racer17j
Member
posted January 08, 2002 11:18 AM
i agree with you 21 we run them here in nc iowa and they are 95%used chassis sims i like your class but here are the few things i disagree with you on yes i'm sure you have heard the mod bodied bomber deal if you look at it there is no adjustability thats one thing that draws guys to mods and also you need to build a new chassis to run in your class till they get a few and start selling used ones i myself am looking at running b-mods this years and my uncle is going to be moving down to them so he can have some fun again after being out of racing for 10 years he tried to get back in he always ran mods and late models so he wanted to stay in them this gives him a chance to still be competive and aford to live lol he doesn't have the big bucks to run with the big dogs he only has one motor and thats nothing special he has tried to run regular mods the last couple years and has had no fun running hind tit.i myself am tring to sell my bomber so i can buy an old and i mean old mod chassis 89 flexi-flier i found a roller for 1000 and all i have to buy that i don't already have is headers and an alum rad. the only thing i don'rt like aboput the rules we run now is that you can still run the trick clutches and stuff i would like to see them go to a stock single disc clutch and funtional converter in autos also alittle more purse would be alright right now it is the same to win as hobby but it pays out better throught the pack


MOD RACER#93
Member
posted January 08, 2002 07:13 PM
We have a prety large class of B-Mods at the track I race at. The restrictions are limited to a 2 barrel carb and gasoline. I really dont see that much of a difference in cost from the A's. **** we have to pay $4.20 a gallon for gas.

In the Championship race last year, a guy that was running 2nd in the points in A-mod blew his engine in the hot laps. So his buddy lets him race the B-mod car in the A-mod feature. Finished 4th!!!! Not alot of difference at our track.

racer17j
Member
posted January 14, 2002 01:32 AM
tracker we have had guys do the same here with bomber and hobby cars these they are talking about are way down on power to a "A" mod 360 9-1 cast parts will not put out much over 350 hp compares to 4-500 in some imca and usmts cars


taz_3tat
Member
posted January 19, 2002 06:40 PM
we have been running b-mods at our track for several years now and have alot of success... i currently bought i full race ready champion chassis that won two features last year for 3100.00 so if you think its still expensive you are wrong i spent the day today looking in want adds for race cars and ive found bare chassis for as little as 500.00 to 1000.00 for a 1 year old 2 track champion winner i just put my new b-mod together for less then 5000.00 with mostley all new parts .... this class was designed to use up all the older a mod chassis sure they may need a little tlc but what care doesnt thats a few years old... and if you think that you cant afford spending a 1000.00 to fix one up u shouldnt be racing anyway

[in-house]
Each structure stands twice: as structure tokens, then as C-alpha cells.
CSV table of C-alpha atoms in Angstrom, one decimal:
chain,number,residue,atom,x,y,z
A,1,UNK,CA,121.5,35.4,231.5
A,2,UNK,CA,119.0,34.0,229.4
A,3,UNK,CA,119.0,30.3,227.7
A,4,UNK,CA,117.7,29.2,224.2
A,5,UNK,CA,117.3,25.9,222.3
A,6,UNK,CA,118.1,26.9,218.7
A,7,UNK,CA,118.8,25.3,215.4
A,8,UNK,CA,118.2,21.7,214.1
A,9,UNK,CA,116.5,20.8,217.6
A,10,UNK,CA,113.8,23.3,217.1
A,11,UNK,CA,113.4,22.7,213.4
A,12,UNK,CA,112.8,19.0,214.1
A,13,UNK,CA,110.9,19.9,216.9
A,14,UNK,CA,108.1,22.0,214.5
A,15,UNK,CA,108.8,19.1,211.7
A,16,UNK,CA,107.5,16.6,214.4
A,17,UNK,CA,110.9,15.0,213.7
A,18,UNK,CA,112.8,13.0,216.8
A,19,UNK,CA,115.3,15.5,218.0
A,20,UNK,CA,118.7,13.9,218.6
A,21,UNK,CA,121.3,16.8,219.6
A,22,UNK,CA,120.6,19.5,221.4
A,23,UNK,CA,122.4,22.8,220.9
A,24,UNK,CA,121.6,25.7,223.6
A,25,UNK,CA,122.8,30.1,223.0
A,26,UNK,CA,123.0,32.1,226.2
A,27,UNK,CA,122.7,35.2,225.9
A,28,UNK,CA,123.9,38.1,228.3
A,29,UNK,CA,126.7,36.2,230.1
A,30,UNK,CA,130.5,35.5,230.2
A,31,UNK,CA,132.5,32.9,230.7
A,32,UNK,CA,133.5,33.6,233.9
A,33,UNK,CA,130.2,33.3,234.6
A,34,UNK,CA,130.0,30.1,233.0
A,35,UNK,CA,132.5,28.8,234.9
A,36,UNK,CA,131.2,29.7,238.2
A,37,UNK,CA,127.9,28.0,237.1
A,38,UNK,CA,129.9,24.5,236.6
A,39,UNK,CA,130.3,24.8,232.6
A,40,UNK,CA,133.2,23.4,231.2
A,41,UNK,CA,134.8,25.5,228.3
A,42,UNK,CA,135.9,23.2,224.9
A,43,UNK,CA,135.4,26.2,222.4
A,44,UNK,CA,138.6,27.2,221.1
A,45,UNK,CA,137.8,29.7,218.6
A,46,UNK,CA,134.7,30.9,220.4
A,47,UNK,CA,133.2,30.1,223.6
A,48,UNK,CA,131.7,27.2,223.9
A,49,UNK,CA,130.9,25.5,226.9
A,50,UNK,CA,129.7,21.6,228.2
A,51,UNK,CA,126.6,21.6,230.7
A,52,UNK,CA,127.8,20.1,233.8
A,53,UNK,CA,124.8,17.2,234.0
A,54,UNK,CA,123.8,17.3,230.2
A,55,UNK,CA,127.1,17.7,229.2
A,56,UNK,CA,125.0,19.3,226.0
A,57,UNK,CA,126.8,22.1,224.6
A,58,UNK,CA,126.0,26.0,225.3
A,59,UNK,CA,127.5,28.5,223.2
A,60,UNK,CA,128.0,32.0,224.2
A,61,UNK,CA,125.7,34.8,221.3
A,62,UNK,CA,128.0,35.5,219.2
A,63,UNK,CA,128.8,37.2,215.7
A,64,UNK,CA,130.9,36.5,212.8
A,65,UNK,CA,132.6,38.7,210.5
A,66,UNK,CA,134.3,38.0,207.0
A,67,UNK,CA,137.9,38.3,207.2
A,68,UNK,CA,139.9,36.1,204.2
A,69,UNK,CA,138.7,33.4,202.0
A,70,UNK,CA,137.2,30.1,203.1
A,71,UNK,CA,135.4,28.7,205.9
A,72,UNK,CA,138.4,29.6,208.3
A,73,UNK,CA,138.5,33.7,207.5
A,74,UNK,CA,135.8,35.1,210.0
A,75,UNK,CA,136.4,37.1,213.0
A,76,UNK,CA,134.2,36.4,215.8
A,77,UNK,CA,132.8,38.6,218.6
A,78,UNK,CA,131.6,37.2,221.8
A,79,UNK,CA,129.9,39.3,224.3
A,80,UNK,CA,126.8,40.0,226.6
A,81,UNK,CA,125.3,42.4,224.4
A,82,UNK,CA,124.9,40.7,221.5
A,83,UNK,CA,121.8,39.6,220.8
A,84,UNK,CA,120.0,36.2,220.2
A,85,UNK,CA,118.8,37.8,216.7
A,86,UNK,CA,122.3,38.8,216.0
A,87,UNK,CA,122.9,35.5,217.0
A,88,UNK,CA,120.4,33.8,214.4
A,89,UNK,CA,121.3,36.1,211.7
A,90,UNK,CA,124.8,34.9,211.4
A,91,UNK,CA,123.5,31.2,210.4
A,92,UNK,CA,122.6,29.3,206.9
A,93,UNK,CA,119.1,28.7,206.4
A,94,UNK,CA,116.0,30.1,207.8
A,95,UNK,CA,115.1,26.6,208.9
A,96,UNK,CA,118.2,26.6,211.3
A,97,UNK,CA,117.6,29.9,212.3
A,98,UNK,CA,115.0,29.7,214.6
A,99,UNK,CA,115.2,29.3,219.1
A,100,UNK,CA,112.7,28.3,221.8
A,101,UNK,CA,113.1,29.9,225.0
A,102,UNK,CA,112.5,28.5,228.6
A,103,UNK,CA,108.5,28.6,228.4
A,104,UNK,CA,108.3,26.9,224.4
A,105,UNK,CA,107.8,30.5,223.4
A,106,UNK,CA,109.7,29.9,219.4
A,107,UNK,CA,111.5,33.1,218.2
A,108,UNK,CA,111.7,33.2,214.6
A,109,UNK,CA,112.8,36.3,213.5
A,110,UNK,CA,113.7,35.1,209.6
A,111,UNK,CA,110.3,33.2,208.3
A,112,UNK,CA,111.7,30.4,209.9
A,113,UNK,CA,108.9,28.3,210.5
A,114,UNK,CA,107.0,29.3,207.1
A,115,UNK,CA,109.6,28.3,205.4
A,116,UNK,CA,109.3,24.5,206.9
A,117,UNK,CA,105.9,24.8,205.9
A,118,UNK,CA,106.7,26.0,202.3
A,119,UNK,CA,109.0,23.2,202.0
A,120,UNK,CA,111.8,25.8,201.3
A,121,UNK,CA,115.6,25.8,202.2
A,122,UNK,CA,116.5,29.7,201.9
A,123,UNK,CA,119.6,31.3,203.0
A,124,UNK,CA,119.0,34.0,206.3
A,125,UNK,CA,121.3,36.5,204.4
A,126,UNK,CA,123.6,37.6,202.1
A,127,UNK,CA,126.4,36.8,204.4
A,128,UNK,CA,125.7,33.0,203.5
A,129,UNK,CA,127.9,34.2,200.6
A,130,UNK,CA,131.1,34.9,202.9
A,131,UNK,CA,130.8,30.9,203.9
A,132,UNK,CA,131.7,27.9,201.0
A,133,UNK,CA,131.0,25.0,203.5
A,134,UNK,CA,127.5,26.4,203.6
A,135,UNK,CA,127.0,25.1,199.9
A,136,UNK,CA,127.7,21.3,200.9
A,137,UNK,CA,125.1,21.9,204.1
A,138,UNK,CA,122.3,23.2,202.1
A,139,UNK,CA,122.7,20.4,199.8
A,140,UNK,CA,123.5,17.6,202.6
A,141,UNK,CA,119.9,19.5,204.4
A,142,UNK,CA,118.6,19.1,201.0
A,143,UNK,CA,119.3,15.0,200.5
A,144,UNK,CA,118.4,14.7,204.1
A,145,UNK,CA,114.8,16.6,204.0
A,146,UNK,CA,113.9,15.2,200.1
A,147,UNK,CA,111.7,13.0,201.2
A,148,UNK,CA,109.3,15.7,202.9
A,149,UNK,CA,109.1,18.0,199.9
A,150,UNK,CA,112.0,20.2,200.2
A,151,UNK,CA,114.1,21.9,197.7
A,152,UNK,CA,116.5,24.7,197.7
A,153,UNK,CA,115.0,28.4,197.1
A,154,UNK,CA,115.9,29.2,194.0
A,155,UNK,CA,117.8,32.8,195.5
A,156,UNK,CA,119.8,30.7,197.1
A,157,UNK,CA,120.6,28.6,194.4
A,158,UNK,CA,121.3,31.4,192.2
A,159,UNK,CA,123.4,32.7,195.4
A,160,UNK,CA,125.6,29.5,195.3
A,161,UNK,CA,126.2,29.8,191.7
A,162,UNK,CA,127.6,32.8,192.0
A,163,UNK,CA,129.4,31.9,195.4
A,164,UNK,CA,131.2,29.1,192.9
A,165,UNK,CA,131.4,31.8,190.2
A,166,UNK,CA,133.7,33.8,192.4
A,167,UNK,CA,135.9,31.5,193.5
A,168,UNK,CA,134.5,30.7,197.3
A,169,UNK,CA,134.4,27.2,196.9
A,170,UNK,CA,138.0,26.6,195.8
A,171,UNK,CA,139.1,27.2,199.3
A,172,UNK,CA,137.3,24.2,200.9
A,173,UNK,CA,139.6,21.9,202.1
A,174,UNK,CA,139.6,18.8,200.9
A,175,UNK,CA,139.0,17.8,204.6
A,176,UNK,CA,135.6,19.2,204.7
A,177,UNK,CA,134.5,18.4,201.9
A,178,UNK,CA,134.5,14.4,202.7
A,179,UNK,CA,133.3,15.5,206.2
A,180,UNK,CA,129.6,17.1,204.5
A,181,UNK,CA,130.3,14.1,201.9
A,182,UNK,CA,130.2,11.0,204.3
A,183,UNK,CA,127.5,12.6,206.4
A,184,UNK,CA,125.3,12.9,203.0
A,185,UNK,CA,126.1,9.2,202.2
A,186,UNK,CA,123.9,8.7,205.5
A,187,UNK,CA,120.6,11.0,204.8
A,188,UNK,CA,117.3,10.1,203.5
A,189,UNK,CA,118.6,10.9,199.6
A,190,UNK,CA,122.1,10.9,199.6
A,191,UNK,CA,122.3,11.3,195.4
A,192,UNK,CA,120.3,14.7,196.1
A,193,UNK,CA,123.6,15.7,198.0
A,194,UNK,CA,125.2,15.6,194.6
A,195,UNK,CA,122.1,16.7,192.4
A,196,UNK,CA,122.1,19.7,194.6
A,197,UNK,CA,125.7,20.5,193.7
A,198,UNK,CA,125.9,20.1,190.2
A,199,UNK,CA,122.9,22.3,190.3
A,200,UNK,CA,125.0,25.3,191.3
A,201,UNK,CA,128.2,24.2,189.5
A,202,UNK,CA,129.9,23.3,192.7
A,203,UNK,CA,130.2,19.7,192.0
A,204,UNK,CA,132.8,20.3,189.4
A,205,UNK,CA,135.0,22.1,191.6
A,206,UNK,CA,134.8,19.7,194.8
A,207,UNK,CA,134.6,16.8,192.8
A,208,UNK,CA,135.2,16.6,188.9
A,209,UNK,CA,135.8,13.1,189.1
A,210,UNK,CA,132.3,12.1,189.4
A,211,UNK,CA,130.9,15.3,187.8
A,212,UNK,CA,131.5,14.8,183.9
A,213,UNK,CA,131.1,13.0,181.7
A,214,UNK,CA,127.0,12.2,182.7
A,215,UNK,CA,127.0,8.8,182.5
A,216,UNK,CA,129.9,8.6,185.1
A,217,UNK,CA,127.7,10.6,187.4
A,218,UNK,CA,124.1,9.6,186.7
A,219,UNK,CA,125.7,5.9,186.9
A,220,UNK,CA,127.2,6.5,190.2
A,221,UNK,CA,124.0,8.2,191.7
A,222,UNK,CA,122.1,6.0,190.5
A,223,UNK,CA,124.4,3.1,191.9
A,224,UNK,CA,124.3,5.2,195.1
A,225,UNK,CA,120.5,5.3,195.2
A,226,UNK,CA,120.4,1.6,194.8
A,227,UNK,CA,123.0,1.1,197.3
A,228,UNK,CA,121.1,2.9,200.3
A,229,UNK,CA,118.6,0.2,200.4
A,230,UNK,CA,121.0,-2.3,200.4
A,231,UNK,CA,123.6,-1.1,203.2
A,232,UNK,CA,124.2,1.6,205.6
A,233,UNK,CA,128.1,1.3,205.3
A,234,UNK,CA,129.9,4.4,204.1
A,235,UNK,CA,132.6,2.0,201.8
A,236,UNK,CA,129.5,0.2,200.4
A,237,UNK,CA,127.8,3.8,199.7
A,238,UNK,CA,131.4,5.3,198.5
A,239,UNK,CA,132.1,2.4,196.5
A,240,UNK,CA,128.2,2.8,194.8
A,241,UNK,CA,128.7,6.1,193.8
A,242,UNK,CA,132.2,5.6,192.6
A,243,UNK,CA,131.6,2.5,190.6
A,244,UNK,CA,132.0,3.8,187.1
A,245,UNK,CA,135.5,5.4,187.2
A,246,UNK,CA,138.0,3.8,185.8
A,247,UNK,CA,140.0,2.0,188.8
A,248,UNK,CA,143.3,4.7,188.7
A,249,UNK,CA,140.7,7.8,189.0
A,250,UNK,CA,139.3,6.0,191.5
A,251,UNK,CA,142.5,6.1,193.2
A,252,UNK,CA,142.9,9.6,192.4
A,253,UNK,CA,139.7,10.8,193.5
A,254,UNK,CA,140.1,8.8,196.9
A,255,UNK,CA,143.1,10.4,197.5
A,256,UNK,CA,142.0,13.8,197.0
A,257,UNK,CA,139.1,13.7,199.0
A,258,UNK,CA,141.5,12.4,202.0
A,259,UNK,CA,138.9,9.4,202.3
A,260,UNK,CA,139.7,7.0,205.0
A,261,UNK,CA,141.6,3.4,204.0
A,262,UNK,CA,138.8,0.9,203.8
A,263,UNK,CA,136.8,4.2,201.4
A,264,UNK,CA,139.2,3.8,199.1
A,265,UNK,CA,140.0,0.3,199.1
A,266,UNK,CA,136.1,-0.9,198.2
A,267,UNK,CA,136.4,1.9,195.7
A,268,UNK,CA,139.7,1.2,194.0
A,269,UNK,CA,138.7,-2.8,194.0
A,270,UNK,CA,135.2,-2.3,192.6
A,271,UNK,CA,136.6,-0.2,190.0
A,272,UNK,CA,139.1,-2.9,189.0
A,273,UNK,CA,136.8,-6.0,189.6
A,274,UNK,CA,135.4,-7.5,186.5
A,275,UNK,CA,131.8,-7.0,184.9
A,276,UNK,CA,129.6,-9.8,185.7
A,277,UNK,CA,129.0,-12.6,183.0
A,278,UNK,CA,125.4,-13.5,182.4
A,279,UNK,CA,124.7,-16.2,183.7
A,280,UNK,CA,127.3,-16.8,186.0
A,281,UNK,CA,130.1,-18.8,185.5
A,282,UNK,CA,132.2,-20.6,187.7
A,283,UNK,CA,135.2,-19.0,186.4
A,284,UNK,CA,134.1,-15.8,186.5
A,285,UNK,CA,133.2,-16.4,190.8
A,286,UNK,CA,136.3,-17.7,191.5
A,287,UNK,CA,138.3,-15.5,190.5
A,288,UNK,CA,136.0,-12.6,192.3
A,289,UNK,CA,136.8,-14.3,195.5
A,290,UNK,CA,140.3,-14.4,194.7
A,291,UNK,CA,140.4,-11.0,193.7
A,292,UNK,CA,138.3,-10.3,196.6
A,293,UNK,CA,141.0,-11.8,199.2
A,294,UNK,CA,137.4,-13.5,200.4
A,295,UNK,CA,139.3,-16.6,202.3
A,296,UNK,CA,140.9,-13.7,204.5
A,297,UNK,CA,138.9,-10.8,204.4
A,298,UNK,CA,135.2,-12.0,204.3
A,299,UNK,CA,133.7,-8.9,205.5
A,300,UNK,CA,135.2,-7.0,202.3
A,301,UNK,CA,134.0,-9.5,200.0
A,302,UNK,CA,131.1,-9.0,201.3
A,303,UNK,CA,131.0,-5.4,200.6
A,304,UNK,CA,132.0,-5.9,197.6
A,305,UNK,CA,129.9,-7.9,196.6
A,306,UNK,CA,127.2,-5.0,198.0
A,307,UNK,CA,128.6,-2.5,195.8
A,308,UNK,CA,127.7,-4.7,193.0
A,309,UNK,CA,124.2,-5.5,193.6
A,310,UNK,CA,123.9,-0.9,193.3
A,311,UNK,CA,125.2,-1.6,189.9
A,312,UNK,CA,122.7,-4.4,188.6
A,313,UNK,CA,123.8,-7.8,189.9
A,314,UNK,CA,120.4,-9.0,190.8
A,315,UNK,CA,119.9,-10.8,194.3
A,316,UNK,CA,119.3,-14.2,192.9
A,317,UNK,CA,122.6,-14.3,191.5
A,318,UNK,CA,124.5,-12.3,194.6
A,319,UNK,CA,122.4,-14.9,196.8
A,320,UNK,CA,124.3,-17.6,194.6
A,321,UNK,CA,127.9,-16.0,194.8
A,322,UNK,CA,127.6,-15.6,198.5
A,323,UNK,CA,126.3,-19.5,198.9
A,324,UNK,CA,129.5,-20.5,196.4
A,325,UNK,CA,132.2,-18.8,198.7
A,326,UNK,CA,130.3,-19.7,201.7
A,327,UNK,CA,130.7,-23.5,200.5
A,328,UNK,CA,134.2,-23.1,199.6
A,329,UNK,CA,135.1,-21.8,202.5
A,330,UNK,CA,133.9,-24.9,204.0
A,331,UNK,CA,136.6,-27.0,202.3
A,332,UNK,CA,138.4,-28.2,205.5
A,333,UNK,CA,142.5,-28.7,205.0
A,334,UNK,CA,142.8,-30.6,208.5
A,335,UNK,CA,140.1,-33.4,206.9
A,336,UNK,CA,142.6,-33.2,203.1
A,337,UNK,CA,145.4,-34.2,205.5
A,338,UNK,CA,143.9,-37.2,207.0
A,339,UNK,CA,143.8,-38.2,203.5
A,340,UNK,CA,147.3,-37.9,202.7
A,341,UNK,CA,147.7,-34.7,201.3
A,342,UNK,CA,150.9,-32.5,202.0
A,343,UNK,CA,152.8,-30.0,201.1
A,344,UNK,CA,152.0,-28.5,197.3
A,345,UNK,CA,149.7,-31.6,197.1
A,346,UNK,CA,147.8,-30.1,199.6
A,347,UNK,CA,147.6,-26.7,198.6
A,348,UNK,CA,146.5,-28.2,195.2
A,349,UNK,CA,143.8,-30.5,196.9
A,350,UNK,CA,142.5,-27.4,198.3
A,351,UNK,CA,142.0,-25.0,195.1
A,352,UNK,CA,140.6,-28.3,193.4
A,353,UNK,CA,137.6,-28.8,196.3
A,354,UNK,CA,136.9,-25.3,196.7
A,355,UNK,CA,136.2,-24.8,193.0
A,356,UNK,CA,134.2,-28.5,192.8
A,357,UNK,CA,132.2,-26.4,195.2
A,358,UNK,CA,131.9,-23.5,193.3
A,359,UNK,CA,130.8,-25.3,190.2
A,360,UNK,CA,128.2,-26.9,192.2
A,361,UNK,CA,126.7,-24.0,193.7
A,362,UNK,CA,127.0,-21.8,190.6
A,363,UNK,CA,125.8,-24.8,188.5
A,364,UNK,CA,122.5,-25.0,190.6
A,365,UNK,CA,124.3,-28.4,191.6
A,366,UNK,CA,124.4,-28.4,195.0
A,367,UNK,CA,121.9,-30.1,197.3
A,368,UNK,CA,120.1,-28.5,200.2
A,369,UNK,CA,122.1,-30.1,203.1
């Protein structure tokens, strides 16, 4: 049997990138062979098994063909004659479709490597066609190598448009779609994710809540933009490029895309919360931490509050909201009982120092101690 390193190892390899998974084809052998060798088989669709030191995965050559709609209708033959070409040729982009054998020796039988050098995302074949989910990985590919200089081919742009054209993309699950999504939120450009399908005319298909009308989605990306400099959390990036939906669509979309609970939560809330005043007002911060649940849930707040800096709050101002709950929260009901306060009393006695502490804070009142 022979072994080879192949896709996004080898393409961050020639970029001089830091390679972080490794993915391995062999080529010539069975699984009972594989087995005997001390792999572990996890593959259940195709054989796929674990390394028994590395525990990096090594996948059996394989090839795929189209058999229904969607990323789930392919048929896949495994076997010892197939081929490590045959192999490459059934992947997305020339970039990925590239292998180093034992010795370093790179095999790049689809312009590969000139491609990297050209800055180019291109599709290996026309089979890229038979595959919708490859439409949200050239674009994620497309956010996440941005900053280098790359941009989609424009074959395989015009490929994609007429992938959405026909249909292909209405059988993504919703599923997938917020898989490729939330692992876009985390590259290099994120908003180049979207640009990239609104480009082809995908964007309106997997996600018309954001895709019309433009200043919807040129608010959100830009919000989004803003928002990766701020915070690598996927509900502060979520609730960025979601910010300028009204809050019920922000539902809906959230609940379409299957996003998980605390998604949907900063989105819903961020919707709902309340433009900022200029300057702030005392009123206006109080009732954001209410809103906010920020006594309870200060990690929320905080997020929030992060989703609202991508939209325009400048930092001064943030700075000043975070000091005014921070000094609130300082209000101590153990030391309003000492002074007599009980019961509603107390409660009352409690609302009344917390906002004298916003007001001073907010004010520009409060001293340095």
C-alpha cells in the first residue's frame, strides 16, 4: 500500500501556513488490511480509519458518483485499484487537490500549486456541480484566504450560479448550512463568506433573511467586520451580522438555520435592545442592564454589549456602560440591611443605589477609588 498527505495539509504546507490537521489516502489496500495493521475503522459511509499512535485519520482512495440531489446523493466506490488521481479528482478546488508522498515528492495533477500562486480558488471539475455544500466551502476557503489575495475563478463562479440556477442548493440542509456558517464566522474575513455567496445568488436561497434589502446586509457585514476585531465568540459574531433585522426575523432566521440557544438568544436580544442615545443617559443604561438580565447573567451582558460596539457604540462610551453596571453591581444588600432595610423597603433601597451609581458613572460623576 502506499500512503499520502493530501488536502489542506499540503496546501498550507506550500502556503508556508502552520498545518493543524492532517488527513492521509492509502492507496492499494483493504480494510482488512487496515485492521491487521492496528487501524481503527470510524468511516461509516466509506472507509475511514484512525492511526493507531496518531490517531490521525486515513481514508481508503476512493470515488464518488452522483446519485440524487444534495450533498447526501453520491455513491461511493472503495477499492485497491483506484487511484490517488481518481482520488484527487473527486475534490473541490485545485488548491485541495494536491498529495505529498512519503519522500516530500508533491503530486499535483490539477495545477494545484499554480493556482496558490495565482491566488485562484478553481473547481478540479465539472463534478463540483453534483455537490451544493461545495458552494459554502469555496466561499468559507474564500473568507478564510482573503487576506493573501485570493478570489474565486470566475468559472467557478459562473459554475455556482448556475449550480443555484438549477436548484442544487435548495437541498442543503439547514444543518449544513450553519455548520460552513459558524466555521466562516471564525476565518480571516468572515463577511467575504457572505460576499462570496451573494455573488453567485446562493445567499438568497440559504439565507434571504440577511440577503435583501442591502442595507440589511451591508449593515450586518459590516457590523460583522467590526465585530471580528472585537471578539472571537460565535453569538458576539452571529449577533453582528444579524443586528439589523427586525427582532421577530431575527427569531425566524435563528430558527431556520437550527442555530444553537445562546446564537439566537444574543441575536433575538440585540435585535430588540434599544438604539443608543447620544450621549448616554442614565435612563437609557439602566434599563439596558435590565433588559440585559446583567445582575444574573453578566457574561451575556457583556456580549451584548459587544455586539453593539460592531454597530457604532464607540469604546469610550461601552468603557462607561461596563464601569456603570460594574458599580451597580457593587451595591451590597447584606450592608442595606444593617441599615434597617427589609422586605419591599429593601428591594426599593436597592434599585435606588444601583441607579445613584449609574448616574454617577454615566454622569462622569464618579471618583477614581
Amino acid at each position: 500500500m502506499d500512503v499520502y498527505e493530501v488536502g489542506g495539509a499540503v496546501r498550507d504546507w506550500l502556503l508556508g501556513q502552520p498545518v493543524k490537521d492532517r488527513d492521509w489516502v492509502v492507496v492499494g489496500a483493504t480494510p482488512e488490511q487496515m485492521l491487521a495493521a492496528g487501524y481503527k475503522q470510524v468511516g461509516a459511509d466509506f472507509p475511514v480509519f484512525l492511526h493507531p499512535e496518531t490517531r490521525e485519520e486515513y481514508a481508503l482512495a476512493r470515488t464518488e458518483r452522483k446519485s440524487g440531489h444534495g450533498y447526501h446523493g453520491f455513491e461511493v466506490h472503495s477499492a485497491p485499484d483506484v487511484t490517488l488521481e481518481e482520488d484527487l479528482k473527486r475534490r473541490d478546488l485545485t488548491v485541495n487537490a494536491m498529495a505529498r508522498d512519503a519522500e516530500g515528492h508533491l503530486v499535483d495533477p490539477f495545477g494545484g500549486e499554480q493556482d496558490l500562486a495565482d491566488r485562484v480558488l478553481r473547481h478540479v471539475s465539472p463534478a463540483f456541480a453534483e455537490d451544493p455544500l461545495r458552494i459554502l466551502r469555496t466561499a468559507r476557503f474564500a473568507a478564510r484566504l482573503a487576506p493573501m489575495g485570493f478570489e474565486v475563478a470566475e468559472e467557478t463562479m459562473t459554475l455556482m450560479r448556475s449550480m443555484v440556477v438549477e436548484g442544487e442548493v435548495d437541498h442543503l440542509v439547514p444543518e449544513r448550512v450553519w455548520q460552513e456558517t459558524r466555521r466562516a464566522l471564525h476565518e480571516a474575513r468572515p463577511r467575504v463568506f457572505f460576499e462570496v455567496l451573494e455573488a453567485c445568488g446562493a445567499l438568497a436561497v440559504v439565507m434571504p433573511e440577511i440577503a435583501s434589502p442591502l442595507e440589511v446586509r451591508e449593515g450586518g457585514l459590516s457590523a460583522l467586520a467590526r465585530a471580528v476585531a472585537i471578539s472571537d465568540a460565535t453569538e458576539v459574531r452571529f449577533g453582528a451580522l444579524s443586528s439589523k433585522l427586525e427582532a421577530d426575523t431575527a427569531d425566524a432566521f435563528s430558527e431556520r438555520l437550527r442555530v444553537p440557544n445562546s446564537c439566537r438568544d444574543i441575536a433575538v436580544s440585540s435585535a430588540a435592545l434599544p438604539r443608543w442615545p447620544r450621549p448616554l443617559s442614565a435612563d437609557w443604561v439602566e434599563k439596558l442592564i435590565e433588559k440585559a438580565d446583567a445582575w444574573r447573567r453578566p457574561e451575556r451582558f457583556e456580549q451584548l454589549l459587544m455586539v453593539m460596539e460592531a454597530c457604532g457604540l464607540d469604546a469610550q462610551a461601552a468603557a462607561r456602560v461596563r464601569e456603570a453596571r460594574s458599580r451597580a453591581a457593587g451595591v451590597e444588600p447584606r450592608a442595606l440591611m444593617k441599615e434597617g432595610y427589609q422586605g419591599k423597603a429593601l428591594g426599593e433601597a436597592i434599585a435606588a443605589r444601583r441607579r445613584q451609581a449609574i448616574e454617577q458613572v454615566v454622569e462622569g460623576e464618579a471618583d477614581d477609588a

chas28
Member
posted January 27, 2002 09:54 PM
chas28
quote:
Originally posted by SIMS_Mods:
You didn't ask for it, and you probably don't want it, but here goes our opinion and view on B-Mods.

Let me first start by the IDEA is great. Whoever came up with a B-Mod is someone who really wants to help the racers. But, the cost of the chassis (roller) are the same no matter what motor is in it. A new roller is anywhere from $9-15k. So, how is this supposed to be an affordable class when just by the price of the car you've eliminated 3/4 of the everyday people. Granted, the overall cost of a race ready B-Mod is less than that of an A-Mod, but what it's doing is splitting the class of cars. That's why SIMS did not come out with B-Mods. In the south racing is not quite as popular as it is in the north. When talking with promoters here in the south they said this: "Why would I want to take my current modified class, split it in half, and pay 2 purses." Here in the south, track promoters aren't as "well off" as they are in the north. Now, I'm not saying track promoters in the south don't make money off of their track because we all know they do. But, they don't do as well as the promoters in the north do. Especially in Houston.

Now, SIMS also understands how some of you feel about a Limited being a Bomber yada yada yada. But, you have to play the numbers when it comes to promoting. How many people can afford to build/buy a race ready B Mod? Lots yeah. But, there are a whole lot more who can afford a Limited. The people you see racing a Limited are people who under just about no other circumstances could afford to race anything that looks like a modified. So, this is their A Mod. Something they can take to sponsors that looks NEAT, something they can be proud of.

We understand that many of you want to be in a regular modified because you don't want to take a step back as you put it, and that's fine. But we at SIMS wanted to make these points so that everyone knows exactly why and where we at SIMS are coming from.

Thanks and good luck to everyone this race season!